Anchor Point Food Pantry to build new, permanent home

Construction slated to begin this summer

The Anchor Point Food Pantry will begin establishing its new, permanent home this summer.

The pantry, founded in 2006, secured an affordable long-term lease from the Kenai Peninsula Borough in September 2022 for a 3.52 acre parcel of land near School Street in Anchor Point, according to information provided by Melissa Martin, president of the pantry’s board of directors.

A number of design professionals and contractors have offered their services pro bono to assist the pantry in the planning, design and development of their new home, Martin said in an April 20 interview. The pantry also obtained a $250,000 grant in March to begin construction and is currently seeking bids for electrician and plumbing services.

Currently based at the old SVT office attached to the Anchor River Inn store, the pantry has operated out of various locations since its inception, including founder Donna Silsbee-Dennis’s home, the Anchor Point Church of the Nazarene, and Great Land Worship Center, also located in Anchor Point.

Its goal is to distribute perishable and shelf-stable foods and provide warm, nutritious meals weekly to those experiencing food insecurity, including senior citizens, the disabled, the homeless, working-class community members, and others who have a need, Martin said. In addition, the pantry supports the community from Ninilchik to Homer through several special programs, including the Emergency Food Assistance Program, holiday food boxes, children’s programs and back-to-school kits, home deliveries, and homeless and marginal outreach.

In 2022, the pantry assisted over 300 families with over 90,000 pounds of food through the emergency assistance program and the Kenai Peninsula Food Bank. At the height of the COVID-19 pandemic, the group delivered food to as many as 100 households in one night, according to Martin.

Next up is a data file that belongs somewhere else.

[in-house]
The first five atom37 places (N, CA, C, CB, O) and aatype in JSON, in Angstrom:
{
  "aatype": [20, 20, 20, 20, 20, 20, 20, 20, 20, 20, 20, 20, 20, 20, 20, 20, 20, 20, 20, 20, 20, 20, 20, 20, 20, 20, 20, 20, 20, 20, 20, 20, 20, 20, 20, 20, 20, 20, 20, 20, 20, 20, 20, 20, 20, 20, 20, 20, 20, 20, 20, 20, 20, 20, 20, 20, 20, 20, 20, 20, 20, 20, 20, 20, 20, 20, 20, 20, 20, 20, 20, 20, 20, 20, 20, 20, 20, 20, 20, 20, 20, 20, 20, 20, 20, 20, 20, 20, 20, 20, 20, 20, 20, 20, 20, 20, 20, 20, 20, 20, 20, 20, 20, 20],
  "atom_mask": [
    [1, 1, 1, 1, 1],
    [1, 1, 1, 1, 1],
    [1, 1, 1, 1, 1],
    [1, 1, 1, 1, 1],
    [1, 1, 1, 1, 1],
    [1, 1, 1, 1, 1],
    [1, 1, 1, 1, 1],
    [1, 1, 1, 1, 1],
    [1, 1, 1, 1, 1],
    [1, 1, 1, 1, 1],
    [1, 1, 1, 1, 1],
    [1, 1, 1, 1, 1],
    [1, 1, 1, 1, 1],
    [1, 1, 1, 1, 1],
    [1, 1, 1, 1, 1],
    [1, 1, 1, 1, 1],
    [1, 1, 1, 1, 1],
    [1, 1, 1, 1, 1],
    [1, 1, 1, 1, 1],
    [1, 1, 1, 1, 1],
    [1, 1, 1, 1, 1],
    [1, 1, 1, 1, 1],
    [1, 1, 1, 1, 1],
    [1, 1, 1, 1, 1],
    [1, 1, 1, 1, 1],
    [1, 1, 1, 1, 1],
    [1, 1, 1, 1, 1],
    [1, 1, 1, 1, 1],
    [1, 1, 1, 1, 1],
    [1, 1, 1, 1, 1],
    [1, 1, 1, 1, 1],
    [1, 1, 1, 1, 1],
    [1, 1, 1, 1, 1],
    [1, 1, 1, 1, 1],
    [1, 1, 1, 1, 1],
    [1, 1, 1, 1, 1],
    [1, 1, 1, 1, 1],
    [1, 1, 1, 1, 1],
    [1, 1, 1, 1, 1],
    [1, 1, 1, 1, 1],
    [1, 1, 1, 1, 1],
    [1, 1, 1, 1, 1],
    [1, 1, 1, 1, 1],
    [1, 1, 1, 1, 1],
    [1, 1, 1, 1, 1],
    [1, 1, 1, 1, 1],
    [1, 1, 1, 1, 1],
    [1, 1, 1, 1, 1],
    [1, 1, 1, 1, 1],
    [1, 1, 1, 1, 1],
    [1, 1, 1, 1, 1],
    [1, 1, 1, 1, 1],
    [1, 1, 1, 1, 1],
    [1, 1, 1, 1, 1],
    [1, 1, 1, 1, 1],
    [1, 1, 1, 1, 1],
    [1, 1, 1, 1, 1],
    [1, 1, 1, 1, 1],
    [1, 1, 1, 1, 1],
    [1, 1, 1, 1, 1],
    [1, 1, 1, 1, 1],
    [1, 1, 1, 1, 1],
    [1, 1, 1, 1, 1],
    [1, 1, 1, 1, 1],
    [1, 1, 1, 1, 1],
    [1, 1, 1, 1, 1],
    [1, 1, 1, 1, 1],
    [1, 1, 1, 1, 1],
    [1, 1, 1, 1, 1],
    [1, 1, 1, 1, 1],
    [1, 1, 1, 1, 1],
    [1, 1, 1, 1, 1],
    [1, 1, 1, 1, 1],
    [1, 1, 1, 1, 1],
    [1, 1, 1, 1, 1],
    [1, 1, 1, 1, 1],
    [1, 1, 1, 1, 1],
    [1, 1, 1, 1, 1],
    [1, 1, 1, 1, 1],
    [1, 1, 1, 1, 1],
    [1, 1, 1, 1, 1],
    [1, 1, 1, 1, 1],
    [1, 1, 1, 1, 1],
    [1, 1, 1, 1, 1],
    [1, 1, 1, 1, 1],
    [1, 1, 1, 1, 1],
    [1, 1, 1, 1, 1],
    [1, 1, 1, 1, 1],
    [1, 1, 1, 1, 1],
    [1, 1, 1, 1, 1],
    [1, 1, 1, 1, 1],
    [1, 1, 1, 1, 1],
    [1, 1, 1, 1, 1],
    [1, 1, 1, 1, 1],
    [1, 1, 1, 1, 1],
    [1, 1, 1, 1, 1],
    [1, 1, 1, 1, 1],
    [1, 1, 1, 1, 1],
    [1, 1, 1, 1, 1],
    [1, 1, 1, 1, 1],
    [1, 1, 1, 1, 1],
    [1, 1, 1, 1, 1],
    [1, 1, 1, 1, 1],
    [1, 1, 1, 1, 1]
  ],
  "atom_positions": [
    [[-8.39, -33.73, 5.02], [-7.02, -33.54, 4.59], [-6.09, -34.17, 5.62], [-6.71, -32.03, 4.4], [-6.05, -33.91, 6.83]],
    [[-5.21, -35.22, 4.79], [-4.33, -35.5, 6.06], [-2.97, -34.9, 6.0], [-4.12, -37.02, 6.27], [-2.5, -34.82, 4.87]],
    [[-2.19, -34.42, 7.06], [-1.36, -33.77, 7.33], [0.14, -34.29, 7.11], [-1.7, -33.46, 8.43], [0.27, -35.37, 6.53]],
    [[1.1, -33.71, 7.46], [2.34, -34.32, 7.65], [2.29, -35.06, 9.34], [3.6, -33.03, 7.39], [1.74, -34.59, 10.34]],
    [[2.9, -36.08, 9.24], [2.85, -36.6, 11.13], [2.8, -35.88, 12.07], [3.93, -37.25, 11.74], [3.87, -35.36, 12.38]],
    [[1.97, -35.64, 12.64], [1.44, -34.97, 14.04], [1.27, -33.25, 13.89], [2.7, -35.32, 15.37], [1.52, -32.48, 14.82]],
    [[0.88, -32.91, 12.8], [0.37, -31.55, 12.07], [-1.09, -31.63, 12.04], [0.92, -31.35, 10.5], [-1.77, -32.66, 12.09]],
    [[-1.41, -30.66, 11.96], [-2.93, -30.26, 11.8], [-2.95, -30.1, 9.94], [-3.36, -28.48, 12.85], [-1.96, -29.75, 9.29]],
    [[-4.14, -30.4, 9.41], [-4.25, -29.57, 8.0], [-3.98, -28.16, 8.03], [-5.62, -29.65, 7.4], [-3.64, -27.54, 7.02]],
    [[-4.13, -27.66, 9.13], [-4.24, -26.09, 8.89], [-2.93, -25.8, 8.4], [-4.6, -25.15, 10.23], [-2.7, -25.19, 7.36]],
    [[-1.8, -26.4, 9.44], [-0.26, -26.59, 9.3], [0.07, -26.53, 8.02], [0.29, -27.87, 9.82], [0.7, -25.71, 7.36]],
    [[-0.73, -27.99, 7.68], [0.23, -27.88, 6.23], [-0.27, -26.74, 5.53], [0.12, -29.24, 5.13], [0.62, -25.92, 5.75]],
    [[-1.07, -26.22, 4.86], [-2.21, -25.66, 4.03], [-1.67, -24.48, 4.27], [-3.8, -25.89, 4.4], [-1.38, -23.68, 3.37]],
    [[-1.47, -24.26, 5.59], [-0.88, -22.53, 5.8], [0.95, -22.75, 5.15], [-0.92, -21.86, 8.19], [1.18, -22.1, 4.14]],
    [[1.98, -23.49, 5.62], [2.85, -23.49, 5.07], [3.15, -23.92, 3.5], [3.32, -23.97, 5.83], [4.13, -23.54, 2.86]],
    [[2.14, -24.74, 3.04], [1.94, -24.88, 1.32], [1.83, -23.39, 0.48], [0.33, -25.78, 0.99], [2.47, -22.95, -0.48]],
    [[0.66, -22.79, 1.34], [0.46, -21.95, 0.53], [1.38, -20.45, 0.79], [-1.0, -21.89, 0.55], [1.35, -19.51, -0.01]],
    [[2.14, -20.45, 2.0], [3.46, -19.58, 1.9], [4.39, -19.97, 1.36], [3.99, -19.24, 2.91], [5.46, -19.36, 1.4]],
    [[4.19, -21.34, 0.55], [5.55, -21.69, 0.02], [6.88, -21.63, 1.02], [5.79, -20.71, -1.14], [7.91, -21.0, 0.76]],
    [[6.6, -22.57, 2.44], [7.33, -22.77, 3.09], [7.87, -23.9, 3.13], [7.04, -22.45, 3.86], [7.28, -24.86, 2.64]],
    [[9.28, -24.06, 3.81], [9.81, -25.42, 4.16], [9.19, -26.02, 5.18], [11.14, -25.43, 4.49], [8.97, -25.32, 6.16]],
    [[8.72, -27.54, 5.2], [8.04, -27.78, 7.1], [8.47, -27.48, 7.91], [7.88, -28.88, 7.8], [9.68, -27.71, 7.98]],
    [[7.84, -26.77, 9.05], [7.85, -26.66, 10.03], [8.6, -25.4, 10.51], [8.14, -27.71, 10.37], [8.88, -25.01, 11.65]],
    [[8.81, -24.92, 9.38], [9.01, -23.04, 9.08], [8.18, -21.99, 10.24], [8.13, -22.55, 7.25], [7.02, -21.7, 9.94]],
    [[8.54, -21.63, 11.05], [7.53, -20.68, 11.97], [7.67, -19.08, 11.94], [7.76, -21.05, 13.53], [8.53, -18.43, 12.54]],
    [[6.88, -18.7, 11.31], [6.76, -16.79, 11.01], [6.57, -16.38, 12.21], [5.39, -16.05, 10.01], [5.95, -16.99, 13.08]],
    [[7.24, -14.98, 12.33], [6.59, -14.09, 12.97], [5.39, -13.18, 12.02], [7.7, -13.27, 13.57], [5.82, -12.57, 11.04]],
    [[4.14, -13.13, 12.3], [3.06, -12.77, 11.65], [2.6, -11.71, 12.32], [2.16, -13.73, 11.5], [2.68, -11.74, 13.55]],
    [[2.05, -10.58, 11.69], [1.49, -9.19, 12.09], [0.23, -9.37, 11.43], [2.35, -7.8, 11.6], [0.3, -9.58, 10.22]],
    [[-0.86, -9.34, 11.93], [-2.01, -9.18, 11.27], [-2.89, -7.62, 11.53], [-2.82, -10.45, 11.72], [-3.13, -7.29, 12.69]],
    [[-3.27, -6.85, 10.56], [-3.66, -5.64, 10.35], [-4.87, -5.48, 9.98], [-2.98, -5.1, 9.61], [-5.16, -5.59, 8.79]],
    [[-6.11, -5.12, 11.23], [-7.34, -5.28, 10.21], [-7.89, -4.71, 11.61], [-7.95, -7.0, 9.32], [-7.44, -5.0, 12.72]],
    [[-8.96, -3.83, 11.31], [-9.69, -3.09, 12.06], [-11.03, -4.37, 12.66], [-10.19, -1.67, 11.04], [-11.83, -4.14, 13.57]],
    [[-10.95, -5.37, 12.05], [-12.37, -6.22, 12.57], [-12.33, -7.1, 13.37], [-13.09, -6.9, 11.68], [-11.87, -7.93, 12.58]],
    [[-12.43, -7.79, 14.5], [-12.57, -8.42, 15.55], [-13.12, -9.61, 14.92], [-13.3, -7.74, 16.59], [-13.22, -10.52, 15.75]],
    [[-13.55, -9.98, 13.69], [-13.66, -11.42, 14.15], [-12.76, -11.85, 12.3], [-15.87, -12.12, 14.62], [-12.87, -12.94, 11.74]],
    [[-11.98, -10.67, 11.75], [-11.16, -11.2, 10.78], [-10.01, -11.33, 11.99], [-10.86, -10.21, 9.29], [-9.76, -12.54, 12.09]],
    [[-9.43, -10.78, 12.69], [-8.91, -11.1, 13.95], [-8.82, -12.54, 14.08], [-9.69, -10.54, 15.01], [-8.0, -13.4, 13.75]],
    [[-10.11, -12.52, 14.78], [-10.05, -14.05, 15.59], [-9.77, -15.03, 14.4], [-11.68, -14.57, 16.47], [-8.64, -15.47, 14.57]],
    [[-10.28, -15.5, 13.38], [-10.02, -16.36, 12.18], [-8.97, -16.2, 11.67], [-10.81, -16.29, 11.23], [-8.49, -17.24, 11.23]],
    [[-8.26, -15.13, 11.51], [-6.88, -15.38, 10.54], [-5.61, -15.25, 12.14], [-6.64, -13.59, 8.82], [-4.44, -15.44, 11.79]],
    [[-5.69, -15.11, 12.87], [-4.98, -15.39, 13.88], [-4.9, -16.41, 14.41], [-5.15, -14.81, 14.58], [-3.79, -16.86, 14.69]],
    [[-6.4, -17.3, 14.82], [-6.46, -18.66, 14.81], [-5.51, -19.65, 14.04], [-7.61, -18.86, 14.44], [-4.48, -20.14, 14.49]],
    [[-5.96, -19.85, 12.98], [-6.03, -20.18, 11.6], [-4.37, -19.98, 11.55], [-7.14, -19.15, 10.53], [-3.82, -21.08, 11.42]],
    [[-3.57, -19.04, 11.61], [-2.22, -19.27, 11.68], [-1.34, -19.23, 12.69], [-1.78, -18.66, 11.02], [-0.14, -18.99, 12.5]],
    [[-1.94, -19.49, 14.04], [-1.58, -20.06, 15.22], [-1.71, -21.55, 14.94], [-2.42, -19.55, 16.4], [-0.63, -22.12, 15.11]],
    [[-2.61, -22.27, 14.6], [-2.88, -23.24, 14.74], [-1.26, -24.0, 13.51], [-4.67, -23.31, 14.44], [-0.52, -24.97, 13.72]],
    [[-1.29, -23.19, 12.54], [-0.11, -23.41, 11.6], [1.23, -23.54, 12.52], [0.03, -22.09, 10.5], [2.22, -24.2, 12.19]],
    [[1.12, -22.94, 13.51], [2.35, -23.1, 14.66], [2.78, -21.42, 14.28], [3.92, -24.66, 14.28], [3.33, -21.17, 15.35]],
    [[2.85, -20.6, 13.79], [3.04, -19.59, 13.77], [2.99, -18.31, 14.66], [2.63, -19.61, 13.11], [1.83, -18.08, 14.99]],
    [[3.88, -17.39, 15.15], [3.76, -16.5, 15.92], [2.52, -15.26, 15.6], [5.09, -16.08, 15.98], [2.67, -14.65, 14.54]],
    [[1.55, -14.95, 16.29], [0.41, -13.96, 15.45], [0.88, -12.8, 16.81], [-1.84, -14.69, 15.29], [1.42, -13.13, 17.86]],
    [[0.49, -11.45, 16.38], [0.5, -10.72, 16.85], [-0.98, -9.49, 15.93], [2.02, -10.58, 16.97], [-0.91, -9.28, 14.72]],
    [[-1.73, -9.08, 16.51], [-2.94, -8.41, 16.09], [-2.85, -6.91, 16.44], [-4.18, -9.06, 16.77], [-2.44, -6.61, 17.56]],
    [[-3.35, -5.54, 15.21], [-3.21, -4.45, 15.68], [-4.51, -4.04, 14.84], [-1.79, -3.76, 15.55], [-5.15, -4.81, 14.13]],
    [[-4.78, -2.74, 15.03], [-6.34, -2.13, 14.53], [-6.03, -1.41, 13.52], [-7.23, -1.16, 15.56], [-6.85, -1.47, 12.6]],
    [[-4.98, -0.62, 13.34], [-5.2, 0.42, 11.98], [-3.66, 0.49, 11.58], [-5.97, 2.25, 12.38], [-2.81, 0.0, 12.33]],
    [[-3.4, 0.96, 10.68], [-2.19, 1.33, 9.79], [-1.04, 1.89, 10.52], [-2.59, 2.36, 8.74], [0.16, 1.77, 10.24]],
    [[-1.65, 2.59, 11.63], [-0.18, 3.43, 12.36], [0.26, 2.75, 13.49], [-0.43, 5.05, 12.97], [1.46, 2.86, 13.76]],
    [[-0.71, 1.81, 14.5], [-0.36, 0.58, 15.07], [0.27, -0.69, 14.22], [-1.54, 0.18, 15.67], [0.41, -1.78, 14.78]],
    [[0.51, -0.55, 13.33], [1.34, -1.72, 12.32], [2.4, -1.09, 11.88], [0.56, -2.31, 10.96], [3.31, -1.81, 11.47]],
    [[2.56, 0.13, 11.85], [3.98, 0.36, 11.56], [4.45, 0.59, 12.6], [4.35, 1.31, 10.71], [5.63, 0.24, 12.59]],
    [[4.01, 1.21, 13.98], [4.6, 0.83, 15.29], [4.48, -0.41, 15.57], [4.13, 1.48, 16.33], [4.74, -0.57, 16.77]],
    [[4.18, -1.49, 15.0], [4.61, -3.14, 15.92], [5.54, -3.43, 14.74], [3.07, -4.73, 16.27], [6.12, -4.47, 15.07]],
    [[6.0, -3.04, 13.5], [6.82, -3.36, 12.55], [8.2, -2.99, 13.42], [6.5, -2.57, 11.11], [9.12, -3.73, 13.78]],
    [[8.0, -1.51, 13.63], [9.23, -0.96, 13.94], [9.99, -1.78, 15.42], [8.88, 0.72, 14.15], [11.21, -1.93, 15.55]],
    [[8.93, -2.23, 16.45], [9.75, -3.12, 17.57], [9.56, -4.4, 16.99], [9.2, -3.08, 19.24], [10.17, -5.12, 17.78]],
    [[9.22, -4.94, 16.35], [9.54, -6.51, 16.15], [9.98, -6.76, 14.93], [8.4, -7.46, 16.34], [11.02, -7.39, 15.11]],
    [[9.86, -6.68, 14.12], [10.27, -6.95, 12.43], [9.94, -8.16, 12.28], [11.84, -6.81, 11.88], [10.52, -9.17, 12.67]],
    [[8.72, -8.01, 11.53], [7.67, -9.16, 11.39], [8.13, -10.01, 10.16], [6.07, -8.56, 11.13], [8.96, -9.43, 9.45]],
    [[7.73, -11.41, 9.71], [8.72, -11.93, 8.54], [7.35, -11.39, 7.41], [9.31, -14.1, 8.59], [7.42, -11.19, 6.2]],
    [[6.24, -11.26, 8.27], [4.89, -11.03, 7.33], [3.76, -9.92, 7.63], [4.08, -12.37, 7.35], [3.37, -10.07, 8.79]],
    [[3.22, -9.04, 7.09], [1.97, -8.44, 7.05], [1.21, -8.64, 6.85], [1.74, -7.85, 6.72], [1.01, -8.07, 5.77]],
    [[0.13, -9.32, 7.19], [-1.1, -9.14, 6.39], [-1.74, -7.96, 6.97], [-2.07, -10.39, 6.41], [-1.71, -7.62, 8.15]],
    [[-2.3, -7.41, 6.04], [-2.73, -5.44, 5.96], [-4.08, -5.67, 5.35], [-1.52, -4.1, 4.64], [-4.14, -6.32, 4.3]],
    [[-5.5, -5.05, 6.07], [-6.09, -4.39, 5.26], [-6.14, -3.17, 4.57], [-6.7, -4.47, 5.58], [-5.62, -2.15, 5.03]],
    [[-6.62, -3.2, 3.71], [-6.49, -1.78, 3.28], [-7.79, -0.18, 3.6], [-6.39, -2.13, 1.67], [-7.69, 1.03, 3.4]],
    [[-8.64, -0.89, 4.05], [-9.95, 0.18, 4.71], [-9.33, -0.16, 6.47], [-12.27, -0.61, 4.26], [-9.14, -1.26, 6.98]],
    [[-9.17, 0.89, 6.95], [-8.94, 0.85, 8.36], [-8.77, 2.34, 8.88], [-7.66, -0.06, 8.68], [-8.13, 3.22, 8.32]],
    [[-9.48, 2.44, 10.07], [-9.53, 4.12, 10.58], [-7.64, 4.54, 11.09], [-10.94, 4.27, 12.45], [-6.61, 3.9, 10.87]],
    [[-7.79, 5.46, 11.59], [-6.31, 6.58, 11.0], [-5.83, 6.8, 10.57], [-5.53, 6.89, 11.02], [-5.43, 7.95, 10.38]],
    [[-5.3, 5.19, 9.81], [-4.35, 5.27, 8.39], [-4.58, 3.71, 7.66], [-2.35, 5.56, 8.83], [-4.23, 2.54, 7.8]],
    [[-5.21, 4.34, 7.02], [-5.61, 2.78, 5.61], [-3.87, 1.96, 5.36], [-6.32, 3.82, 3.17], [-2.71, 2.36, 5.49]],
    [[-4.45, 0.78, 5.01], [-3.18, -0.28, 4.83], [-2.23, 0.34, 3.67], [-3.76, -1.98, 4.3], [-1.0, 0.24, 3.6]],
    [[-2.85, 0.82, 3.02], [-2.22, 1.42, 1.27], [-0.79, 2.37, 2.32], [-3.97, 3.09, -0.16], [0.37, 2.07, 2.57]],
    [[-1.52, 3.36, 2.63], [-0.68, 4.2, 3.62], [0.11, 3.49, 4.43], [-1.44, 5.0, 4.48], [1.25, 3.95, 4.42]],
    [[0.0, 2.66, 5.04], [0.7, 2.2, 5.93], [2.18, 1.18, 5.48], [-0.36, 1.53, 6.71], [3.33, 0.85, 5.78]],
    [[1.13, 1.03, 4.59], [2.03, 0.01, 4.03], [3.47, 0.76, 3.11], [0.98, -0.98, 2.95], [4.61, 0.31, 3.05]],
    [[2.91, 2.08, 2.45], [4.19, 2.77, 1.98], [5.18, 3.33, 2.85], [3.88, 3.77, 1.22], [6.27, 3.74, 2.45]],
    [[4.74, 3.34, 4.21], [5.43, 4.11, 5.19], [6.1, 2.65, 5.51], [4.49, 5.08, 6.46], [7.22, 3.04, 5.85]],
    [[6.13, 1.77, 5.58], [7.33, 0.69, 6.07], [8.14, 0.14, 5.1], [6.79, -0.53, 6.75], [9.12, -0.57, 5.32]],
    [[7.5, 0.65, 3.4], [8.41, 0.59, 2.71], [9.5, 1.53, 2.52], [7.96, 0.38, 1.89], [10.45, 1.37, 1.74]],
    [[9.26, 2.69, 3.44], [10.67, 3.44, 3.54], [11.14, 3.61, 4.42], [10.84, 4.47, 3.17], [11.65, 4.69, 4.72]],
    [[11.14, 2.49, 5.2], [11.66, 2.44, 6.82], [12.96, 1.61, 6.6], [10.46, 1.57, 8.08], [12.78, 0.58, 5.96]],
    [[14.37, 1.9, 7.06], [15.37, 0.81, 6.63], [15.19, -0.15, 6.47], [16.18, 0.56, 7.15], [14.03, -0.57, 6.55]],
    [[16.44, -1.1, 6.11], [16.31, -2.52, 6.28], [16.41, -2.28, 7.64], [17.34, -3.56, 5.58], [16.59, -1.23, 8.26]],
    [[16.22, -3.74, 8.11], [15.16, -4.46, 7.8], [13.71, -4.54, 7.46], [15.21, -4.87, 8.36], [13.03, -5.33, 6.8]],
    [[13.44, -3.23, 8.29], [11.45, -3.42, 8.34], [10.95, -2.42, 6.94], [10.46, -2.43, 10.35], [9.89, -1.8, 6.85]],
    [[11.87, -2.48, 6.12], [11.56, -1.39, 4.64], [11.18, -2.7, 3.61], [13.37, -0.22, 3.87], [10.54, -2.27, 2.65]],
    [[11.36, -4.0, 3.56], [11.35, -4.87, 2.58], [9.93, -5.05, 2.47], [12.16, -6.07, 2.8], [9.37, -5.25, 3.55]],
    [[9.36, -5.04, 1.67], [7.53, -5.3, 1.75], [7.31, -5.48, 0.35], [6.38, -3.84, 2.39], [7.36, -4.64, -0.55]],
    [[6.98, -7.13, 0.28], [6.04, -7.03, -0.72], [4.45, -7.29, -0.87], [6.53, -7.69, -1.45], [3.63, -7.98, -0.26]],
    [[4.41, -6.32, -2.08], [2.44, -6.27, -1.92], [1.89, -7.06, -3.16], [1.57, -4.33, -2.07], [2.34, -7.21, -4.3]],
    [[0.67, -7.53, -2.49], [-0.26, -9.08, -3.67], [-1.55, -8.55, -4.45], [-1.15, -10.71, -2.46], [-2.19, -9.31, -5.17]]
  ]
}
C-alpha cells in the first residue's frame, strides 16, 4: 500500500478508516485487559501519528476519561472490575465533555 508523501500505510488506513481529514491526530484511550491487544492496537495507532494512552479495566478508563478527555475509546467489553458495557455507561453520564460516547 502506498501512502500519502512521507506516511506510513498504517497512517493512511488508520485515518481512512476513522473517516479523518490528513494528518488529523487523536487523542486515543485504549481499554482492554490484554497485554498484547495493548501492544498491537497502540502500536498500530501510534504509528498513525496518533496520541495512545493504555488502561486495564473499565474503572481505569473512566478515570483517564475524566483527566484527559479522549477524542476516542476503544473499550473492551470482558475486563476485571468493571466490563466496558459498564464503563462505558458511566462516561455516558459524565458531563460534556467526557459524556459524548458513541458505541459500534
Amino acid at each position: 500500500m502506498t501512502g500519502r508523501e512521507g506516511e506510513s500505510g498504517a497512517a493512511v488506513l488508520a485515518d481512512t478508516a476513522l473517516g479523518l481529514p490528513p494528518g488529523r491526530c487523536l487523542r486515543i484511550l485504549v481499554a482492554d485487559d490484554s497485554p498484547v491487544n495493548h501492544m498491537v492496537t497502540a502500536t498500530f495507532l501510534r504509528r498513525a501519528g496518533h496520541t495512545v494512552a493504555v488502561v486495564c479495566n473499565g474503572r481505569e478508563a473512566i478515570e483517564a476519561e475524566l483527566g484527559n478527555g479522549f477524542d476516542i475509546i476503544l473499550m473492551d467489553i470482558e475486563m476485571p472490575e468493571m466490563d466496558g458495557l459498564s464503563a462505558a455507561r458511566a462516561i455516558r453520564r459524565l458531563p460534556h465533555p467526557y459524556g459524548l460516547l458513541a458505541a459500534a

The overall vision for the pantry’s new facility, a 10,000-12,000 square-foot pantry and multi-use facility, is to serve not only the pantry’s core food program but provide other community programs as well, including community-accessible greenhouses, an activity space for students and youth organizations, and a community event venue that can also be rented for large private events.

They want to “feed the hungry, but not to let it end there,” Martin said.

Outlined in a comprehensive development plan, the project is planned to be completed in three phases.

Phase 1, slated for construction this summer, will establish a 36- by 40-foot building with site access and parking, site improvements, utilities, on-site potable water storage filled by truck haul, and an on-site wastewater disposal system. This initial facility will allow the pantry to serve meals and provide groceries to clients. According to Martin, they hope to bring Phase 1 to a usable point so the pantry can move into and start working out of it by this winter.

“For today, the first phase of the pantry needs to get done so that we can continue our mission as we have done since 2006,” Martin wrote in an email to Homer News. “Right now we are lacking in space and it hinders us from giving the quality of care to our clientele and the community.”

Phase 2 will add on food storage space and a larger dining hall so clients may gather to eat congregate meals as had previously been done in the past. The facility established by Phase 1 will then become a dedicated commercial kitchen.

Phase 3 is geared toward the community event hall, for which input from the community will be welcome to help generate ideas for ways to benefit the general population. This addition will allow the pantry to become a community center when requested and provide the means to host fundraisers and be a venue for other nonprofits and community events, according to Martin.

Martin credited progress on the project to volunteers, local businesses and borough organizations, including the Homer Foundation, the Rasmuson Foundation, Homer’s 100 Women Who Care, the Kenai Peninsula Food Bank, the Food Bank of Alaska, the Alaska Community Foundation, the Cook Inlet Tribal Council, and St. John’s Catholic Church.

For more information, to volunteer with the pantry or to get involved with the project, contact or visit the Anchor Point Food Pantry website.